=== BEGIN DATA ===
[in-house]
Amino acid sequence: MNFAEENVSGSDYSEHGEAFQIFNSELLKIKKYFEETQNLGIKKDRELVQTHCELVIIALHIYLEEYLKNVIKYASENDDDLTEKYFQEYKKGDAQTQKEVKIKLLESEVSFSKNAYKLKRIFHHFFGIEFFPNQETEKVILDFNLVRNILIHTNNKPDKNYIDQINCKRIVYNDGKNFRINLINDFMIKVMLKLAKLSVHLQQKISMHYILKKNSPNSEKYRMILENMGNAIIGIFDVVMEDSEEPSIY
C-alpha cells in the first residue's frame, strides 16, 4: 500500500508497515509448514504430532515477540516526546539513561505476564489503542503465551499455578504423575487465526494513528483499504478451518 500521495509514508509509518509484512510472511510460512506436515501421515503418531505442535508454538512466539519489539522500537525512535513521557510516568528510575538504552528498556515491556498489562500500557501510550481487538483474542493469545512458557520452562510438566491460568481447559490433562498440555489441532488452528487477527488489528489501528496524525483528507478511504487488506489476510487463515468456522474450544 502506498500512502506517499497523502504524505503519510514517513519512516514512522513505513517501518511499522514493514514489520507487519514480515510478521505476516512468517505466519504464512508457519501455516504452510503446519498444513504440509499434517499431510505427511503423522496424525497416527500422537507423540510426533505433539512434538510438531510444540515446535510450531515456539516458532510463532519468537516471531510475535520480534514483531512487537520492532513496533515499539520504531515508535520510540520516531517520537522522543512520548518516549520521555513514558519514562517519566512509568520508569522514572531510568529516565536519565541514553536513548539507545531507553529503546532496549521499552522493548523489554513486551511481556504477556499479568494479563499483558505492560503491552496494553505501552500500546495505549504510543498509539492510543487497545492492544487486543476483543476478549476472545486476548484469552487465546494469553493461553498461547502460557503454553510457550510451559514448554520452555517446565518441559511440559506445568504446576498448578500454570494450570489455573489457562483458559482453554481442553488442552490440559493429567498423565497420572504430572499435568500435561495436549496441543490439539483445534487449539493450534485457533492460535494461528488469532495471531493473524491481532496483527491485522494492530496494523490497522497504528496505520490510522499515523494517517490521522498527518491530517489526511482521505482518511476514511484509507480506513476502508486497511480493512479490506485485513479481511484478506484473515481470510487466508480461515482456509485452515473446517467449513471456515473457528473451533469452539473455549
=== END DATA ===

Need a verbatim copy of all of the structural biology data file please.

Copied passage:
[in-house]
Amino acid sequence: MNFAEENVSGSDYSEHGEAFQIFNSELLKIKKYFEETQNLGIKKDRELVQTHCELVIIALHIYLEEYLKNVIKYASENDDDLTEKYFQEYKKGDAQTQKEVKIKLLESEVSFSKNAYKLKRIFHHFFGIEFFPNQETEKVILDFNLVRNILIHTNNKPDKNYIDQINCKRIVYNDGKNFRINLINDFMIKVMLKLAKLSVHLQQKISMHYILKKNSPNSEKYRMILENMGNAIIGIFDVVMEDSEEPSIY
C-alpha cells in the first residue's frame, strides 16, 4: 500500500508497515509448514504430532515477540516526546539513561505476564489503542503465551499455578504423575487465526494513528483499504478451518 500521495509514508509509518509484512510472511510460512506436515501421515503418531505442535508454538512466539519489539522500537525512535513521557510516568528510575538504552528498556515491556498489562500500557501510550481487538483474542493469545512458557520452562510438566491460568481447559490433562498440555489441532488452528487477527488489528489501528496524525483528507478511504487488506489476510487463515468456522474450544 502506498500512502506517499497523502504524505503519510514517513519512516514512522513505513517501518511499522514493514514489520507487519514480515510478521505476516512468517505466519504464512508457519501455516504452510503446519498444513504440509499434517499431510505427511503423522496424525497416527500422537507423540510426533505433539512434538510438531510444540515446535510450531515456539516458532510463532519468537516471531510475535520480534514483531512487537520492532513496533515499539520504531515508535520510540520516531517520537522522543512520548518516549520521555513514558519514562517519566512509568520508569522514572531510568529516565536519565541514553536513548539507545531507553529503546532496549521499552522493548523489554513486551511481556504477556499479568494479563499483558505492560503491552496494553505501552500500546495505549504510543498509539492510543487497545492492544487486543476483543476478549476472545486476548484469552487465546494469553493461553498461547502460557503454553510457550510451559514448554520452555517446565518441559511440559506445568504446576498448578500454570494450570489455573489457562483458559482453554481442553488442552490440559493429567498423565497420572504430572499435568500435561495436549496441543490439539483445534487449539493450534485457533492460535494461528488469532495471531493473524491481532496483527491485522494492530496494523490497522497504528496505520490510522499515523494517517490521522498527518491530517489526511482521505482518511476514511484509507480506513476502508486497511480493512479490506485485513479481511484478506484473515481470510487466508480461515482456509485452515473446517467449513471456515473457528473451533469452539473455549